Aberdeen resident Jennifer Davis, 35, has been a fan of the Harry Potter series since the first novel was released in 1997, and she got to share that love with her two teenage children Saturday night during a release party at the Bel Air library branch for the eighth book in the series.
"The fact that we can bond over literature is great in this day of Pokemon [Go] and everything else," Davis said.
"I own all the books, all the movies," Davis said. "We buy the games, you name it, we have it."
She sat on the floor of the branch's second-floor meeting room with her husband, Brian, 13-year-old son Ethan, who was wearing a maroon Qudditch robe, and her daughter, Emma-Leigh, who turned 13 Sunday.
"I figured, what better way to celebrate?" Davis said of her daughter's birthday.
The latest book in the series, which chronicles the adventures of boy wizard Harry Potter and his friends at the Hogwarts School of Witchcraft and Wizardry in Great Britain, is called "Harry Potter and the Cursed Child."
The book, which is a novelization of the play of the same name that premiered in London Saturday, was released worldwide Sunday.
Patrons who attended the library party had been invited, as they had placed orders for copies of the book before its release, Harford County Public Library Director Mary Hastler said.
The patrons could borrow their copies from the library once the clock struck midnight.
Before the release, about 60 Harford library patrons and staff gathered for the launch party. The branch opened at 10 p.m. with activities for families, such as a costume contest, photographs of patrons in costume and a trivia contest.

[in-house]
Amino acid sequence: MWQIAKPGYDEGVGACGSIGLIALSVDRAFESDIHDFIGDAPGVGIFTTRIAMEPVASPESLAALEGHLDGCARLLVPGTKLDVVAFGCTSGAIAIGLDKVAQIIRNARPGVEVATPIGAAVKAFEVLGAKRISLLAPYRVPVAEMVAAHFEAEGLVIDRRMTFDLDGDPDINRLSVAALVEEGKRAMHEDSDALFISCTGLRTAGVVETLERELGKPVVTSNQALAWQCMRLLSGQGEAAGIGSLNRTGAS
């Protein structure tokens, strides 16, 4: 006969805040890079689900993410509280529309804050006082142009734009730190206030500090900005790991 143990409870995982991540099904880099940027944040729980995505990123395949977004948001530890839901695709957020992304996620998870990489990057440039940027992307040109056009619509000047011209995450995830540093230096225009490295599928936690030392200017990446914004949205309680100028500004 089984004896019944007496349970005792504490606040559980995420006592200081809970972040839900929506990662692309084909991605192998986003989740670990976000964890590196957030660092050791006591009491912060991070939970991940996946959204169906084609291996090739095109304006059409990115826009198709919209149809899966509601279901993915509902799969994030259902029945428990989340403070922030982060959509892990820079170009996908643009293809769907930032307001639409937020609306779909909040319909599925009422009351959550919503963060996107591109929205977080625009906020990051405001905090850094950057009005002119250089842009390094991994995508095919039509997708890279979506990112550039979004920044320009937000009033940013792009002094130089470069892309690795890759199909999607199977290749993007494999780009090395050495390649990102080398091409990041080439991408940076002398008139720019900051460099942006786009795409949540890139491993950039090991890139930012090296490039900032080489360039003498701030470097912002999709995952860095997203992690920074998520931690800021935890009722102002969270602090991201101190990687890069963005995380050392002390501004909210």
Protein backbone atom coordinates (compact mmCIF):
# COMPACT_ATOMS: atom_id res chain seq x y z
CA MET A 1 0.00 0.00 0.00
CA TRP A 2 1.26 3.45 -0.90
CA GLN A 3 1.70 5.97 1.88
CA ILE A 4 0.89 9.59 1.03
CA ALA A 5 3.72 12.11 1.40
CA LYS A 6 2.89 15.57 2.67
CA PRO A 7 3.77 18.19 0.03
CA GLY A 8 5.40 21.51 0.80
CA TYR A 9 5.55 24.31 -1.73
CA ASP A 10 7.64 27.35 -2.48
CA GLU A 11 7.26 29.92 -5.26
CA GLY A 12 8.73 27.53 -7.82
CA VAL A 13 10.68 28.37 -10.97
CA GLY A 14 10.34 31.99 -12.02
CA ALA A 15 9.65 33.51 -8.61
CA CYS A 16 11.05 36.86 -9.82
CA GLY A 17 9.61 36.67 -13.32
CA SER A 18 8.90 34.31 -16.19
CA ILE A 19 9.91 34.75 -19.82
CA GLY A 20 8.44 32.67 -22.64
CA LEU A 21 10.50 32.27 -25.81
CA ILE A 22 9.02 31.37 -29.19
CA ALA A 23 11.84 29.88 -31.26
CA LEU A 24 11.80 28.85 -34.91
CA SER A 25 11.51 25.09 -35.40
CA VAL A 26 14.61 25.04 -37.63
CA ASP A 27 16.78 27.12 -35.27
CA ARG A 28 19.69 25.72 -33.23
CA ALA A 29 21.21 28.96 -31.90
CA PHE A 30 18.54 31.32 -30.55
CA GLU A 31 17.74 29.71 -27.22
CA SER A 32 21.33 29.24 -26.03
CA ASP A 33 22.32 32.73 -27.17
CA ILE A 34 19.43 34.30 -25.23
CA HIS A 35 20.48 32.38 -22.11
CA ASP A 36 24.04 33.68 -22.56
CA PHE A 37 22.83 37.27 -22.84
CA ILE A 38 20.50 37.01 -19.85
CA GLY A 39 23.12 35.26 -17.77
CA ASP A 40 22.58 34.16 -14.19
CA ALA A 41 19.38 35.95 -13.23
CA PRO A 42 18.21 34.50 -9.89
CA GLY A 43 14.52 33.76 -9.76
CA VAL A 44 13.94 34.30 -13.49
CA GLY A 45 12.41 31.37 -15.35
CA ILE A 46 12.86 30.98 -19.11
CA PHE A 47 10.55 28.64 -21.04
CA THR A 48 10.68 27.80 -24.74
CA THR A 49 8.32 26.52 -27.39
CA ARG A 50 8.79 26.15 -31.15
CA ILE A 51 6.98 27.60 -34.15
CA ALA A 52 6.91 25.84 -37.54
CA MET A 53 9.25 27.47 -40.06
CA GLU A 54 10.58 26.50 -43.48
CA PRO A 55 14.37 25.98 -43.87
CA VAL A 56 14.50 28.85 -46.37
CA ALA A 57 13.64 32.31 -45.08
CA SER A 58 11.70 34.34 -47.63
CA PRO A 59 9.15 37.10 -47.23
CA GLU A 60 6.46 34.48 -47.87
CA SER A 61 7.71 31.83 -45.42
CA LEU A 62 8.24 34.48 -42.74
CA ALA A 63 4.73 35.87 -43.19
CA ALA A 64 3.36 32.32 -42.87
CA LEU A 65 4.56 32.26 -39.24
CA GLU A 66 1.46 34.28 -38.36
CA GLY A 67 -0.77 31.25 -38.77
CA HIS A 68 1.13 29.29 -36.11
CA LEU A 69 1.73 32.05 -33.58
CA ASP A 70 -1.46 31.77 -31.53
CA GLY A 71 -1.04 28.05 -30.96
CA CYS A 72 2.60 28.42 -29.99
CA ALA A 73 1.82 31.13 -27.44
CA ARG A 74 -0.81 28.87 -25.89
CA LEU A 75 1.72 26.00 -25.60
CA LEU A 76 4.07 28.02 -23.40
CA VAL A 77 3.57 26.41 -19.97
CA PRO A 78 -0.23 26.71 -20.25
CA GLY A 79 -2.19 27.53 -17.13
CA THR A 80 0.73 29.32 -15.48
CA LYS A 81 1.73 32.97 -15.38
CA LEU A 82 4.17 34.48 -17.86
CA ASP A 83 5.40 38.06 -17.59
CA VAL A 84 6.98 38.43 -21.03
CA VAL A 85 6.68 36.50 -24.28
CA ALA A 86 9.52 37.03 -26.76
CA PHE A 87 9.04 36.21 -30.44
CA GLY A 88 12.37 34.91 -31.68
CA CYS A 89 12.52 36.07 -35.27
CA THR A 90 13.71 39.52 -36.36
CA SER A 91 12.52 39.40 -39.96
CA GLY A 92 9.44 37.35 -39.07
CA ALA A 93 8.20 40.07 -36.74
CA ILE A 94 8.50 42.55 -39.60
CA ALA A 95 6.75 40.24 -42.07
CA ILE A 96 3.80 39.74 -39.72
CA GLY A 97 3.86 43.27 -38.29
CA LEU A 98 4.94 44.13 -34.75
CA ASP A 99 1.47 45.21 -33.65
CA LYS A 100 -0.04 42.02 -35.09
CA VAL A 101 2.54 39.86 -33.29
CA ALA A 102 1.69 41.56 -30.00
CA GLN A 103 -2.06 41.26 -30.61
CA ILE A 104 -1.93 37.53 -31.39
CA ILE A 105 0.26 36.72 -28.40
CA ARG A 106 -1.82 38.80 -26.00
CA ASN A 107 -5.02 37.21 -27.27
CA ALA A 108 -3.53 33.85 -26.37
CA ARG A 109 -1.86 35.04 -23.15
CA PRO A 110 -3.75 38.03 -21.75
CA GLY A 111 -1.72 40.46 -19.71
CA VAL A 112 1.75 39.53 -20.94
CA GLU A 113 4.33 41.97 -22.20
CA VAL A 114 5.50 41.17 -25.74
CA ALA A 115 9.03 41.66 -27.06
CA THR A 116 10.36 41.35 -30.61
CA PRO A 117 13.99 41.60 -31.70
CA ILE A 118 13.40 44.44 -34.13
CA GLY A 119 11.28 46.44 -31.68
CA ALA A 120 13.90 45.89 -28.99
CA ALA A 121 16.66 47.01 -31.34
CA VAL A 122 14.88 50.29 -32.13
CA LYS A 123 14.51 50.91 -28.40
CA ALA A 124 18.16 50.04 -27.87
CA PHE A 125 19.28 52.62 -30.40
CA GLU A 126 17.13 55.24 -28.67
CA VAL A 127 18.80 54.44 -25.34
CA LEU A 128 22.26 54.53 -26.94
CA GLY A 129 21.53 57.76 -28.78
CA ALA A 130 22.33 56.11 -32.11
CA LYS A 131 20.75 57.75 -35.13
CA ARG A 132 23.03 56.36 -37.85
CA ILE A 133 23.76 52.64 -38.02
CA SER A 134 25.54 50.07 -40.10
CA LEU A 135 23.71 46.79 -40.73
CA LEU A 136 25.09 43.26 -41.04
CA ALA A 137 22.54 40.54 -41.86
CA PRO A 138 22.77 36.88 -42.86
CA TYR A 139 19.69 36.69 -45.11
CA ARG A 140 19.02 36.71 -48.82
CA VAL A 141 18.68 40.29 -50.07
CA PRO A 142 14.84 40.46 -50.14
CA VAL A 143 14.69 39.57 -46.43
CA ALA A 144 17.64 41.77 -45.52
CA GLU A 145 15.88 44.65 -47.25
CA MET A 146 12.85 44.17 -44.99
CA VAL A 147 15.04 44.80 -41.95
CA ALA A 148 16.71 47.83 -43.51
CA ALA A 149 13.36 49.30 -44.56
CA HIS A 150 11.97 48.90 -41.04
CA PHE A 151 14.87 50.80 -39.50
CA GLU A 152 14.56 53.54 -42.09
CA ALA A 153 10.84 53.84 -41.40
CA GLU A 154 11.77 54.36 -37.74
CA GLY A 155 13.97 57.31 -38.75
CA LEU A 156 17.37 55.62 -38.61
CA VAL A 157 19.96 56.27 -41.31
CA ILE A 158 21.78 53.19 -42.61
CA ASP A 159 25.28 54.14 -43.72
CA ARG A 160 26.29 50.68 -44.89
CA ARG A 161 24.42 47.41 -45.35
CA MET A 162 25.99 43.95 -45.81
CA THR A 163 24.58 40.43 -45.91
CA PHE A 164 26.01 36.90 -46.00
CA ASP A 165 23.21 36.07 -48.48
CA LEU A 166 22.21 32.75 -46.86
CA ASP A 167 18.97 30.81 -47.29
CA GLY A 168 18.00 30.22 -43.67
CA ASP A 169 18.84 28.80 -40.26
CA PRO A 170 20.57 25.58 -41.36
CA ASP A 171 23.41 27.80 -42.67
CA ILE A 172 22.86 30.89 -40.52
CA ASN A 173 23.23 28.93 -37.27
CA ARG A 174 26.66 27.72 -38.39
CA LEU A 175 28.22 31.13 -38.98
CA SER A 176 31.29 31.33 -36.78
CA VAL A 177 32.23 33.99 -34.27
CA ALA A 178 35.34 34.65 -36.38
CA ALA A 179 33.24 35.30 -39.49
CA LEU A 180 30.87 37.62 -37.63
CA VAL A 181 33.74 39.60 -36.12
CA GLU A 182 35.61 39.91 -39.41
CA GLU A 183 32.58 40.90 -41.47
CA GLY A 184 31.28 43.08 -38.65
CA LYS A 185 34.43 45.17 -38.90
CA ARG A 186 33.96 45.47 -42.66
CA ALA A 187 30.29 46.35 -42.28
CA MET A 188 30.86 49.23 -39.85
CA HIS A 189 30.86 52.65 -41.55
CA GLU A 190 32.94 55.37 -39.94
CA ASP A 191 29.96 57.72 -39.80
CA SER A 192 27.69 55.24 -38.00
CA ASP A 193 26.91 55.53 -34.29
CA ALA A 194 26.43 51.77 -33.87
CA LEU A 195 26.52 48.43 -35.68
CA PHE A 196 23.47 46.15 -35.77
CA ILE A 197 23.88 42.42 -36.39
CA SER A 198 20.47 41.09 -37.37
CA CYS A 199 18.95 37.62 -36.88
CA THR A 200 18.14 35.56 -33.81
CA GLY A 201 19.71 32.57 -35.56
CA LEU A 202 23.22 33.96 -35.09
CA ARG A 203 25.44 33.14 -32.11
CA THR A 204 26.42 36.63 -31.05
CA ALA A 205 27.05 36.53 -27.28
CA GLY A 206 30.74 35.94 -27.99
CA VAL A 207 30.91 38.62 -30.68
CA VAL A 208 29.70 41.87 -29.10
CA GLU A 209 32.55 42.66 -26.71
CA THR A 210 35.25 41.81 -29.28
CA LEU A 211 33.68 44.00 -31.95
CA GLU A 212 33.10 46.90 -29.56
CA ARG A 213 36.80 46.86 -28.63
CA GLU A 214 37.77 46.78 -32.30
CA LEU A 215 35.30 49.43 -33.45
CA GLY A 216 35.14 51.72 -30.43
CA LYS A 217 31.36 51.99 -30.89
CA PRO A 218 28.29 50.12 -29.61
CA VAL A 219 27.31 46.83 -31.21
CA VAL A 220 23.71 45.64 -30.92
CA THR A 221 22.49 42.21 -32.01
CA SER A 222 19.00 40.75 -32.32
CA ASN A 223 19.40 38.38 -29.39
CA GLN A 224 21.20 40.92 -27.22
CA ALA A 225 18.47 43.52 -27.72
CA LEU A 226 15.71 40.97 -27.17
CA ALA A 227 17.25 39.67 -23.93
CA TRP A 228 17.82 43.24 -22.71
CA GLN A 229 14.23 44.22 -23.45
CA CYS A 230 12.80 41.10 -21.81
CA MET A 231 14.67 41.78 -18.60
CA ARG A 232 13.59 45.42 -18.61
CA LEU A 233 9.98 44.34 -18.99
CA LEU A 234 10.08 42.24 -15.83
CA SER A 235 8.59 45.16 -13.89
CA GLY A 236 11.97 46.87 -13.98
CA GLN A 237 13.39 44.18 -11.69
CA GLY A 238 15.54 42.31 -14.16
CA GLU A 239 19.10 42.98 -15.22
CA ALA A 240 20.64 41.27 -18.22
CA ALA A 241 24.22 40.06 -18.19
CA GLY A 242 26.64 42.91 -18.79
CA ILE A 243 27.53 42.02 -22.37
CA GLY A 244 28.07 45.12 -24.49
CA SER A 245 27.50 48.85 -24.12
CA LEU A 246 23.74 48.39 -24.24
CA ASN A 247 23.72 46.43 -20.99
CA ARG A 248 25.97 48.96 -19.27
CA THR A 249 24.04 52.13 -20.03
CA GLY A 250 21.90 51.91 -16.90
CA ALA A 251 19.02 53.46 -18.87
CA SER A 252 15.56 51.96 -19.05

Visitors enjoyed cupcakes made with the flavors enjoyed by Hogwarts students, such as butterbeer, and hot drinks.
"It was just to do something special, something a little bit different, and everybody got excited about dressing up," Hastler, who was dressed as the Hogwarts professor Sybill Trelawney, said.
Jason Eyler, of New Park, Pa., visited the library with his wife and two children. His daughter, Rhiannon, 14, was dressed up as the ghost Moaning Myrtle, and his son, Caleb, 11, was dressed as the house elf Dobby.
"I think the whole idea is pretty amazing, the whole book series," Caleb said.
Rhiannon has read all of the books in the series, some of them twice.
"I just like the books, and I think they're cool," she said.
Eyler said his mother-in-law and sister-in-law work for the Harford library system, and his children volunteer with the summer reading program at the Whiteford branch.
"She's a big reader, much more so than I am," Eyler said of his daughter's interest in Harry Potter.
The Cursed Child story picks up 19 years after the end of "Harry Potter and the Deathly Hallows," which was released in 2007. Harry, on the cusp of adulthood, has defeated his arch-nemesis, the evil wizard Voldemort, and saved his school.
Deathly Hallows ends with Harry and his friends, Hermoine Granger and Ron Weasley, as adults sending their children off to Hogwarts. The Cursed Child chronicles Harry's adventures as a husband and father.
All seven of the prior books have been adapted into hit movies, released between 2001 and 2011. A section of the Universal Studios Orlando theme park in Florida has been turned into the Wizarding World of Harry Potter.
British author J.K. Rowling wrote the first seven books, and she co-wrote Cursed Child with John Tiffany, who directed the play, and Jack Thorne, the playwright.
The Barnes & Noble bookstore in Bel Air opened at midnight Sunday for early sales of "Harry Potter and the Cursed Child," and again at its normal Sunday opening time of 10 a.m., Kim Wilson, a manager on duty, said late Sunday afternoon.
She said the store sold out of every copy, except those reserved for customer orders, by around 3 p.m. Sunday.